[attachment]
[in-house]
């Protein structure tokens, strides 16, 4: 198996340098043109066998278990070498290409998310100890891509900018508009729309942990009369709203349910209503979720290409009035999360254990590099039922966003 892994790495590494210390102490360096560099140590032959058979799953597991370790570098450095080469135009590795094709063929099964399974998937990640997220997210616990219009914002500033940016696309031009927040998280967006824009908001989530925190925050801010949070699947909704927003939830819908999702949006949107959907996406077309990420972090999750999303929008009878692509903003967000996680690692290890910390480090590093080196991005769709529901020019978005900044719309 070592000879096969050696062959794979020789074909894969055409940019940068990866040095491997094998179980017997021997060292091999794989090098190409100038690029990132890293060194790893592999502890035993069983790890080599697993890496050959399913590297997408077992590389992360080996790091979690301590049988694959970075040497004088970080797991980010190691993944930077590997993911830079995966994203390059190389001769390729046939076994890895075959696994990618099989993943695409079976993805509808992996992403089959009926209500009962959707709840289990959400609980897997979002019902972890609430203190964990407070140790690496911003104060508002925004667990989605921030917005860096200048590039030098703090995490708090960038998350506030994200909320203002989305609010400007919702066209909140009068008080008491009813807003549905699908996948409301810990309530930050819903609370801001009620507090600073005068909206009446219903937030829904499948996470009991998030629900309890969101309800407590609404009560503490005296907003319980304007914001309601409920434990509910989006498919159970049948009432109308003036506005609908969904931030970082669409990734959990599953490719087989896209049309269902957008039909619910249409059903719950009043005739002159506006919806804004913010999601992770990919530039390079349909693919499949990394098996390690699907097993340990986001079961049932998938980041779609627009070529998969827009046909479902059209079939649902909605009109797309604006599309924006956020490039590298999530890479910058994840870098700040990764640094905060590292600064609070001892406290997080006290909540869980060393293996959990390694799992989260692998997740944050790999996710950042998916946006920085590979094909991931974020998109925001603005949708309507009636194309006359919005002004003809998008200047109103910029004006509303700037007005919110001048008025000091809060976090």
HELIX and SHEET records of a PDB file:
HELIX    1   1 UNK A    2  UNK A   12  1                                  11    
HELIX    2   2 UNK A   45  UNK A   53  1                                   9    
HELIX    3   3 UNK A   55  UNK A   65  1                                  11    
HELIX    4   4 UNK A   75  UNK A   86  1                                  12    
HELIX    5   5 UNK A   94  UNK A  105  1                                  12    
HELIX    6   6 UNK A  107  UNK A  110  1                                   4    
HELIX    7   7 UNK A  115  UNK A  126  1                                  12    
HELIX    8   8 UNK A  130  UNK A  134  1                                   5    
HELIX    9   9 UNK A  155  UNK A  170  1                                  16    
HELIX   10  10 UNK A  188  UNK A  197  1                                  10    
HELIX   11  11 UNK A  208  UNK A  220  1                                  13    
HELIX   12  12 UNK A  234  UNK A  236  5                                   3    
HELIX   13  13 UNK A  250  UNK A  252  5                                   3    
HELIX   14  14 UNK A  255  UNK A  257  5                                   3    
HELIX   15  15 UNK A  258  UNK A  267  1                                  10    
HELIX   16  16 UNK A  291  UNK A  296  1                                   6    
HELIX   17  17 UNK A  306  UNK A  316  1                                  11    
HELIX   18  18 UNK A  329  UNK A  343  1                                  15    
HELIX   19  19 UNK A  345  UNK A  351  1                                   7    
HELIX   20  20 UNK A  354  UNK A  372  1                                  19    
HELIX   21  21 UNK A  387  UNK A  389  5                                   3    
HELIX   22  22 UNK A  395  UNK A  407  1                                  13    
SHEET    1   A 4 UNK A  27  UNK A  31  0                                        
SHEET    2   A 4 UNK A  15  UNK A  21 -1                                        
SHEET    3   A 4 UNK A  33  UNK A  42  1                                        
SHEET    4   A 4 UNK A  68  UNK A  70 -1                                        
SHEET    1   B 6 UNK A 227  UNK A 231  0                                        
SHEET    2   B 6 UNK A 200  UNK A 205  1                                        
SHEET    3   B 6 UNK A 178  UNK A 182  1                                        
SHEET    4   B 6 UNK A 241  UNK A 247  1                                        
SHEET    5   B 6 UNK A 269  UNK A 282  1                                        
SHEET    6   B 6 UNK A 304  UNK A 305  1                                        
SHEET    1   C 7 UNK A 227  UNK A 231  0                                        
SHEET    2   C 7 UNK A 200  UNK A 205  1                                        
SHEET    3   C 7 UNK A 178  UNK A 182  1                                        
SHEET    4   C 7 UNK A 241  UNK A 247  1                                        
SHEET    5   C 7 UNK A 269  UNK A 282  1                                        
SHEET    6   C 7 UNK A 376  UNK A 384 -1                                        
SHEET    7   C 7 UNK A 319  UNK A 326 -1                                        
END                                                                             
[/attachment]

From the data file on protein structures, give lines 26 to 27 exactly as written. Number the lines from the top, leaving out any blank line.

SHEET    1   A 4 UNK A  27  UNK A  31  0                                        
SHEET    2   A 4 UNK A  15  UNK A  21 -1                                        